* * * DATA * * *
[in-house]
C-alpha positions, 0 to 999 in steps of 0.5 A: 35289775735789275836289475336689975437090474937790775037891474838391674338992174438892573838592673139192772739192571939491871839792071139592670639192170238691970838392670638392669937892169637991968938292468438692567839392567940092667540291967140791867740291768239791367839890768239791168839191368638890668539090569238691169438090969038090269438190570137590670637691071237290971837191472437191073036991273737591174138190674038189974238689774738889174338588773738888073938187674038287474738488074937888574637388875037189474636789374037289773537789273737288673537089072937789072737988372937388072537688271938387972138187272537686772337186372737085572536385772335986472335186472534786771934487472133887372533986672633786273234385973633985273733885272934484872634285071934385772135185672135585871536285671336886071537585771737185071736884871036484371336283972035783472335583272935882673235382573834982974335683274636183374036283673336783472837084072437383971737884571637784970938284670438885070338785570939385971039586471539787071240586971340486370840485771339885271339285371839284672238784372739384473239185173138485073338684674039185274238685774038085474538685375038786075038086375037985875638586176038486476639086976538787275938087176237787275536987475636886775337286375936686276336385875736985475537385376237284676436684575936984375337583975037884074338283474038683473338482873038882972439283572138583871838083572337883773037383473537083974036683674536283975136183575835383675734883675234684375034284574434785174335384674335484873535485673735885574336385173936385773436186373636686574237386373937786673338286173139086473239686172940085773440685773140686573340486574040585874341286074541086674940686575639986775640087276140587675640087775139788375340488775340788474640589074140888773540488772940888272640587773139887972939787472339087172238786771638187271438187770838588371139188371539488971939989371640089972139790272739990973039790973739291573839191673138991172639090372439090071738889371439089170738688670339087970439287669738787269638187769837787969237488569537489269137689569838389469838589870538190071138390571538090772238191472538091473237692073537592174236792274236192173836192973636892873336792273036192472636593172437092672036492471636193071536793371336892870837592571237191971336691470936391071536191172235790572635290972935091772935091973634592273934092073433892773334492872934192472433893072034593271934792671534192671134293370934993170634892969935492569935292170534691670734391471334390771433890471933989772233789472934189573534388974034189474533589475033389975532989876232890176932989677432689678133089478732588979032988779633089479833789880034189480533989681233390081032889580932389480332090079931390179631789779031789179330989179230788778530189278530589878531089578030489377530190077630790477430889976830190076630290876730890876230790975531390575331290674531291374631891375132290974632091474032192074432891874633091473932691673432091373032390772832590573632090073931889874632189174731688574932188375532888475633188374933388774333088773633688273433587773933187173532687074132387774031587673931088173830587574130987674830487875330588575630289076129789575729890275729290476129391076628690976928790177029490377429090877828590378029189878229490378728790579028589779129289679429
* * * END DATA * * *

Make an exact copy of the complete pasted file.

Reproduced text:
[in-house]
C-alpha positions, 0 to 999 in steps of 0.5 A: 35289775735789275836289475336689975437090474937790775037891474838391674338992174438892573838592673139192772739192571939491871839792071139592670639192170238691970838392670638392669937892169637991968938292468438692567839392567940092667540291967140791867740291768239791367839890768239791168839191368638890668539090569238691169438090969038090269438190570137590670637691071237290971837191472437191073036991273737591174138190674038189974238689774738889174338588773738888073938187674038287474738488074937888574637388875037189474636789374037289773537789273737288673537089072937789072737988372937388072537688271938387972138187272537686772337186372737085572536385772335986472335186472534786771934487472133887372533986672633786273234385973633985273733885272934484872634285071934385772135185672135585871536285671336886071537585771737185071736884871036484371336283972035783472335583272935882673235382573834982974335683274636183374036283673336783472837084072437383971737884571637784970938284670438885070338785570939385971039586471539787071240586971340486370840485771339885271339285371839284672238784372739384473239185173138485073338684674039185274238685774038085474538685375038786075038086375037985875638586176038486476639086976538787275938087176237787275536987475636886775337286375936686276336385875736985475537385376237284676436684575936984375337583975037884074338283474038683473338482873038882972439283572138583871838083572337883773037383473537083974036683674536283975136183575835383675734883675234684375034284574434785174335384674335484873535485673735885574336385173936385773436186373636686574237386373937786673338286173139086473239686172940085773440685773140686573340486574040585874341286074541086674940686575639986775640087276140587675640087775139788375340488775340788474640589074140888773540488772940888272640587773139887972939787472339087172238786771638187271438187770838588371139188371539488971939989371640089972139790272739990973039790973739291573839191673138991172639090372439090071738889371439089170738688670339087970439287669738787269638187769837787969237488569537489269137689569838389469838589870538190071138390571538090772238191472538091473237692073537592174236792274236192173836192973636892873336792273036192472636593172437092672036492471636193071536793371336892870837592571237191971336691470936391071536191172235790572635290972935091772935091973634592273934092073433892773334492872934192472433893072034593271934792671534192671134293370934993170634892969935492569935292170534691670734391471334390771433890471933989772233789472934189573534388974034189474533589475033389975532989876232890176932989677432689678133089478732588979032988779633089479833789880034189480533989681233390081032889580932389480332090079931390179631789779031789179330989179230788778530189278530589878531089578030489377530190077630790477430889976830190076630290876730890876230790975531390575331290674531291374631891375132290974632091474032192074432891874633091473932691673432091373032390772832590573632090073931889874632189174731688574932188375532888475633188374933388774333088773633688273433587773933187173532687074132387774031587673931088173830587574130987674830487875330588575630289076129789575729890275729290476129391076628690976928790177029490377429090877828590378029189878229490378728790579028589779129289679429